Secret. Intercedentibus sanctis virginibus

Postcommunion. Quesumus Domine Deus noster ut sacri mysterii munus

Of Non-Virgins

This Mass does not appear in the earlier printed Sarum Missals, 1492, 94, 97, 98.  It will be noted also that this while this Mass does not appear in the Missal 1515, there the first lesson appears earlier, amongst the lessons for one virgin.  Thus it would appear that this Mass was separated out at some later stage, presumably some time after the adoption of the Feast of St. Anne in 1383.  This is supported also by the fact that all of the propers except the Prose are borrowed from the Mass for One Virgin.

The following are Sarum Feasts of Non-Virgins
July 22, St. Mary Magdalene
July 26, St. Anne

Offic. Gaudeamus omnes in Domino

That this is labelled ‘Introitus’ in the Missal 1513 may be an indication that it is a later addition to the Sarum liturgy from some other tradition.

Prayer. Exaudi nos Deus salutaris noster

Secret. Accepta tibi Domine sit sacre plebis oblatio

Postcommunion. Satiasti Domine familiam tuam

Votive Masses

Votive masses may be said throughout the week.  The usual commemorations are:

Week-day Mass
Sunday Holy Trinity
Monday Of the Angels
Tuesday I am the Salvation (Salus populi)
Wednesday Of the Holy Ghost
Thursday Of the Holy Sacrament (Corpus Christi)
Friday Of the Holy Cross
Saturday Of the Blessed Virgin

Commemoration of the Holy Trinity

Mass of the Angels

Mass ‘Salus populi’

Commemoration of the Holy Ghost

Commemoration of Corpus Christi

Mass of the Holy Cross

Mass of the Five Wounds of Our Lord Jesus Christ

On the Feast of the Crown of the Lord

Mass of the Blessed Virgin in Advent

Sequence. Missus Gabriel de celis
Trans. J. M. Neale, Mediaeval Hymns and Sequences (London: Joseph Masters, 18667): 137.

Sequence. Mittit ad virginem
Peter Abelard
Trans. © 2014 Matthew Carver, based on those of AH Brown and AH Pearson.
A translation by J. M. Neale appears in The Hymnal Noted (London: Novello, Ewer and Co., 1851): 186 (#95).
This Sequence appears in AH-LIV: 296 (#191), with an additional final stanza:
Qui nobis tribuat
Peccati veniam,
Reatus diluat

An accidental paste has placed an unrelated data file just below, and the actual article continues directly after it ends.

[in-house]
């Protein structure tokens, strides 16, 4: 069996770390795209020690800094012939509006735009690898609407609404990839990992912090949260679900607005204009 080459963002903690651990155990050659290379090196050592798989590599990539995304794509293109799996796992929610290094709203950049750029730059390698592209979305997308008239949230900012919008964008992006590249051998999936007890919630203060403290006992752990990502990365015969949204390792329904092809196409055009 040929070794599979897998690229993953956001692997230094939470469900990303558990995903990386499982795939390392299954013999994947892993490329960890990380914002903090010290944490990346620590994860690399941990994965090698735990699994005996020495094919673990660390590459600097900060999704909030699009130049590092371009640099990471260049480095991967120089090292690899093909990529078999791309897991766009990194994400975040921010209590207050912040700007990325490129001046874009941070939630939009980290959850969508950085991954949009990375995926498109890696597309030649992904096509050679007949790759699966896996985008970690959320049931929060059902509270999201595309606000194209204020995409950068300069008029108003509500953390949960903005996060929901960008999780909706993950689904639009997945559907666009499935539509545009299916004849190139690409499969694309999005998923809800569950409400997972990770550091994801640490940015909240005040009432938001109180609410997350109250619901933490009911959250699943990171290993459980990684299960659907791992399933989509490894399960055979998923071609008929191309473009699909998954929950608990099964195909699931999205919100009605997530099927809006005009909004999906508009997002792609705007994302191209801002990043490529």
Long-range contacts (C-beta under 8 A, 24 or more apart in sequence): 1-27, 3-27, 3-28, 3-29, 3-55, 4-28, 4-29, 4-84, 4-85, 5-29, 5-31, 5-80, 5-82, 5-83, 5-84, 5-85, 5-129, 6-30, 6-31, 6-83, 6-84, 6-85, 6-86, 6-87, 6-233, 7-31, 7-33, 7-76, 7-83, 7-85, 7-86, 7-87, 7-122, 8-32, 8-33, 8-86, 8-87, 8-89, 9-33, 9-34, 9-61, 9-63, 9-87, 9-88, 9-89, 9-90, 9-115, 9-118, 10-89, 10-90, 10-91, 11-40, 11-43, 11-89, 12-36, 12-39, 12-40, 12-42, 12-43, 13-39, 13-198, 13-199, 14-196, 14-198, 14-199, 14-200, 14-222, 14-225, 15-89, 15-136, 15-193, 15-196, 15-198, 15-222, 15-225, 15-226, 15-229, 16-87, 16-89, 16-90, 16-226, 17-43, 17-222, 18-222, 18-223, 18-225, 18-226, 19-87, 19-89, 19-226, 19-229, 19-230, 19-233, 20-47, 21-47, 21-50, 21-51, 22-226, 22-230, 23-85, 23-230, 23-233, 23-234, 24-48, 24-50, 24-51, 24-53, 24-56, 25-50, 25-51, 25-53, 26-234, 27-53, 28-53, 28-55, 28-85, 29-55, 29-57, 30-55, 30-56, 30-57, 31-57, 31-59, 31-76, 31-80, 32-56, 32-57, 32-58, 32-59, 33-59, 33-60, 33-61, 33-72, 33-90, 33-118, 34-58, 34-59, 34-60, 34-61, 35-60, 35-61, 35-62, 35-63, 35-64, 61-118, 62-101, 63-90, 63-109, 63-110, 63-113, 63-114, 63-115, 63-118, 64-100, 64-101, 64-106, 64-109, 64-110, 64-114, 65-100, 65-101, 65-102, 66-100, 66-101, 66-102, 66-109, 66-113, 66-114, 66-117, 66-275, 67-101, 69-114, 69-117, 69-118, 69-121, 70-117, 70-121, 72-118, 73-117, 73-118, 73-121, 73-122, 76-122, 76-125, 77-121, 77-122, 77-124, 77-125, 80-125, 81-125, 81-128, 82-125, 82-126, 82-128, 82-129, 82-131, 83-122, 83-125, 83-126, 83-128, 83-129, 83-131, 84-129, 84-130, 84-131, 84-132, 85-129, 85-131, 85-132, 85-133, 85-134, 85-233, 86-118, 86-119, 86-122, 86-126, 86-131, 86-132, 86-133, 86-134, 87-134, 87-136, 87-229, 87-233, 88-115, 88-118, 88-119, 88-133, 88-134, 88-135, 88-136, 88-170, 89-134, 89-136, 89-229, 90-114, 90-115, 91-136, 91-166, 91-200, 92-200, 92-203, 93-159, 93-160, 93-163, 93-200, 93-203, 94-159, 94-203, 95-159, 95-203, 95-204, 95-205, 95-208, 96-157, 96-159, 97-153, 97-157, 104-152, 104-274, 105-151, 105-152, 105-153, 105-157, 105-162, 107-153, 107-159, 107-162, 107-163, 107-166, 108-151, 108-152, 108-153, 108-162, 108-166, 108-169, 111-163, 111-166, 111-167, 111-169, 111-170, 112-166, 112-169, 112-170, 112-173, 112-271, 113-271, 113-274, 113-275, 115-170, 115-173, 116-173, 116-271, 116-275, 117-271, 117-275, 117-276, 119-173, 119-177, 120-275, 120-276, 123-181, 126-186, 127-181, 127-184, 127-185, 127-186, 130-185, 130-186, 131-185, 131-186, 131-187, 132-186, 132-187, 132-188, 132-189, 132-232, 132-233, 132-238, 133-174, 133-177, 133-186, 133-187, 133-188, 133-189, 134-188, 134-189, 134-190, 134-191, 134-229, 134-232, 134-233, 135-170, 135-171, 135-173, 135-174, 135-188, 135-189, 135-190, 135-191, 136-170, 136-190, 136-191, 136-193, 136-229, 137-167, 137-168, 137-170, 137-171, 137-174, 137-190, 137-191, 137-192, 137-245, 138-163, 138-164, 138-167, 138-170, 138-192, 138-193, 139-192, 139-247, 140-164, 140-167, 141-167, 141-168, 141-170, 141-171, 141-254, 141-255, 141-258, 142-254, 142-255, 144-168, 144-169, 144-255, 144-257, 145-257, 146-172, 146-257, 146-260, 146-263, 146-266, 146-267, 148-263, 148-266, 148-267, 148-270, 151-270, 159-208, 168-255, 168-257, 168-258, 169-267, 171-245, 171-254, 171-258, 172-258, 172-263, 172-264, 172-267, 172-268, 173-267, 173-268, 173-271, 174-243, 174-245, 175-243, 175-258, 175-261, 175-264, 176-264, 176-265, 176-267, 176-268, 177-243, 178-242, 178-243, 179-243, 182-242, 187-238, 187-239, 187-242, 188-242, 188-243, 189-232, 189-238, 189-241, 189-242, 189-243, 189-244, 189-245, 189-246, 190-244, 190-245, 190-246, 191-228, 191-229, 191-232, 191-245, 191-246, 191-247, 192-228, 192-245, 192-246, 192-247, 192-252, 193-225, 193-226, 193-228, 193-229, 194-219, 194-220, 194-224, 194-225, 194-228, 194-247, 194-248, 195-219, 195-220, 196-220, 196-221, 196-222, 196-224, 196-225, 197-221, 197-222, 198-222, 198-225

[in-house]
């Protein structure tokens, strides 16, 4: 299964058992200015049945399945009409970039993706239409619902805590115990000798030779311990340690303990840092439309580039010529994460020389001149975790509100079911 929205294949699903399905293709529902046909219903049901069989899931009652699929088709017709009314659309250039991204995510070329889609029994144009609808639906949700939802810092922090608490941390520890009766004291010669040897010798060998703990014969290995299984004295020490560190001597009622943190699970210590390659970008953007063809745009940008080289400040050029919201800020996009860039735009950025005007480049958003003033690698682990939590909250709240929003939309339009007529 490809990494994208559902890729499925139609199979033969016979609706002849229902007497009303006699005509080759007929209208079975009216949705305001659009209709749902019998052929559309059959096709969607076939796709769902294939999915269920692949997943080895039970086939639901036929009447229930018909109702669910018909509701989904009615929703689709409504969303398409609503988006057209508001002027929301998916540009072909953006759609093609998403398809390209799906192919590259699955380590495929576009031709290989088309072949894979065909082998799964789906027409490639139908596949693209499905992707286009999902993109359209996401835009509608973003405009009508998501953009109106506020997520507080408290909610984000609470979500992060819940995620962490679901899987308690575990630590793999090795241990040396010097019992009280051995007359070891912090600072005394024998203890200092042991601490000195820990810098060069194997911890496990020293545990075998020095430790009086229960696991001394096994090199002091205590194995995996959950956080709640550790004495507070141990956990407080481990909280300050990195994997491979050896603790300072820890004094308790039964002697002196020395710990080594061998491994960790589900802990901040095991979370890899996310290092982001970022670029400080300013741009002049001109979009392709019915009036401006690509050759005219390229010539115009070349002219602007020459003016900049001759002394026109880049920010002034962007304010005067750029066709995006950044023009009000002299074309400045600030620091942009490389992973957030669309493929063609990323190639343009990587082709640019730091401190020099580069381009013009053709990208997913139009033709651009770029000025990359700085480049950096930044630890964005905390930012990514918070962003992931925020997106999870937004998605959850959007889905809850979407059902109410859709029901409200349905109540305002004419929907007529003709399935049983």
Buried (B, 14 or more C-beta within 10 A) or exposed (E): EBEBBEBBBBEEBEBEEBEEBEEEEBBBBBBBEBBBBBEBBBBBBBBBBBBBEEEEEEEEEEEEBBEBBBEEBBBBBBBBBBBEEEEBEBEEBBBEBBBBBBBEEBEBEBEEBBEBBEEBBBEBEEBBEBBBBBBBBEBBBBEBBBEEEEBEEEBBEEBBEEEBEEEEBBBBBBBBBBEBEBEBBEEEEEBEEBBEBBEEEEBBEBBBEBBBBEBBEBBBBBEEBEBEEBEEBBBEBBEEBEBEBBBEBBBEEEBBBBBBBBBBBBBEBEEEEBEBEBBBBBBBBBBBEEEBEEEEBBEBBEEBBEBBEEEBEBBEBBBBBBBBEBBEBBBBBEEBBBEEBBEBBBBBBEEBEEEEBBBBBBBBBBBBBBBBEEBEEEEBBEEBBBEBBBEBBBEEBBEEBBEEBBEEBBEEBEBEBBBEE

Et donet patriam
In arce siderum.

Matthew Carver’s translation includes two additional stanzas, the latter of which is a translation of the above stanza:
Now nature’s laws are torn,
The Virgin bears a Son,
The King of kings is born,
Who pow’r divine doth own,
And rules the heaven’s height.

Who doth on us bestow
Forgiveness from His hand,
Our guilt makes white as snow
And gives us all a land
Amid His city bright.

Sequence. Verbum bonum et suave
Trans. in Hymn Melodies for the Whole Year (the Plainsong and Medieval Music Society, 1896): xx.

Mass of the Blessed Virgin from Christmas until the Purification

Mass of the Blessed Virgin from the Purification until Advent

Mass for Peace

Mass for the King

For the Invocation of the Grace of the Holy Ghost

Mass for Oneself

Mass to ask the Gifts of the Holy Ghost

Mass for Sinners

Mass for Penitents

Mass for the Inspiration of Holy Wisdom

Mass for Tribulation of the Heart

Mass for the Sick

Mass for the Health of a Friend

Mass for Good Weather

Mass to Ask for Rain

Mass in Time of War

Mass for Him that is in Prison

Mass Against the Death of Men (Salus populi)

A Mass in Time of Pestilence

Common Memorials

For Any Tribulation

For a Friend

For a Sick Person near to Death

For Those going on a Journey

For the Pope

For a Bishop

For Prelates and Subordinates

For(Against) Bodily Temptation

Against Evil Thoughts

For Petitions of Tears

Against Airy Tempests

Against Assaults on the Church

For Sailors

For Benefactors and Health of the Living

Against Adversaries

Of Saints Katherine, Margaret, and Mary Magdalene

Memorial for those with Fever, of Saint Sigismund

Memorial against Pagans

Memorial of the Incarnation

Memorial for Penitents

Memorial of the Resurrection in Easter-tide

Memorial of All Saints throughout the Year

Memorial for the Universal Church

Memorial for Peace

Memorial for the King and Queen

Nuptial Mass

Mass for a Second Marriage

Mass for Pregant Women

The Blessing of Bread on Sunday

Office for Pilgrims

Mass for those going on a Journey

Mass for the Dead

Memorial on Trentals

Memorial on Anniveraries

Memorial for a Bishop

Memorial for Brethren and Sistren

Memorial for Benefactors

Memorial for an Abbot

Memorial for a Priest

Memorial for a Father and a Mother

Memorial for Anyone Deceased

Memorial for a Deceased Friend

Memorial pro defuncto morte prevento

Memorial for Men of a Family

Memorial for Women of a Family

Memorial for a Woman Deceased

Memorial for Trentals

Memorial for Benefactors

Memorial for Those at Rest in the Cemetery

Memorial for Those to be kept in Prayer

Memorial of the Faithful Departed

General Prayers

Prose for the Dead
Sequence. Dies ire dies illa
Attr. Thomas of Celano
Trans. (Performine Edition) William Josiah Irons, 1848. Irons’ translation, as it appears in The Words of the Hymns in the Appendix of the Brompton Metrical Psalter (1861): 29, begins:
‘Day of Wrath ! O Day of mourning,
See once more the Cross returning–
Heav’n and earth in ashes burning!’
The Edition follows The English Hymnal (1906): #351 here.
Trans. (Scholarly Edition) William Josiah Irons, 1848, as altered in The English Hymnal (1906): #351.
It would appear that the original poetic text ended at ‘mei finis’.
An extensive article on this Hymn is found in John Julian A Dictionay of Hymnology: 295-301.

Mass for the Avoidance of Death

Mass of St Sebastian in time of Plague

Mass in Commemoration of St. Erasmus

Mass for St. Roch

Mass in Commemoration of St. Christopher

Mass for St. Anthony

Mass for St. Raphael

Mass for St. Gabriel

Mass of the Compassion or Lamentation of the Blessed Virgin Mary
this Mass appears in fvirtually identical form in Robert Lippe, ed. Missale Romanum Mediolani (London, 1907), Vol. II: 339. It is here indicated to be found only in the Paris Editions of 1515, 1530 and 1540.

Feast of Saint Armagillus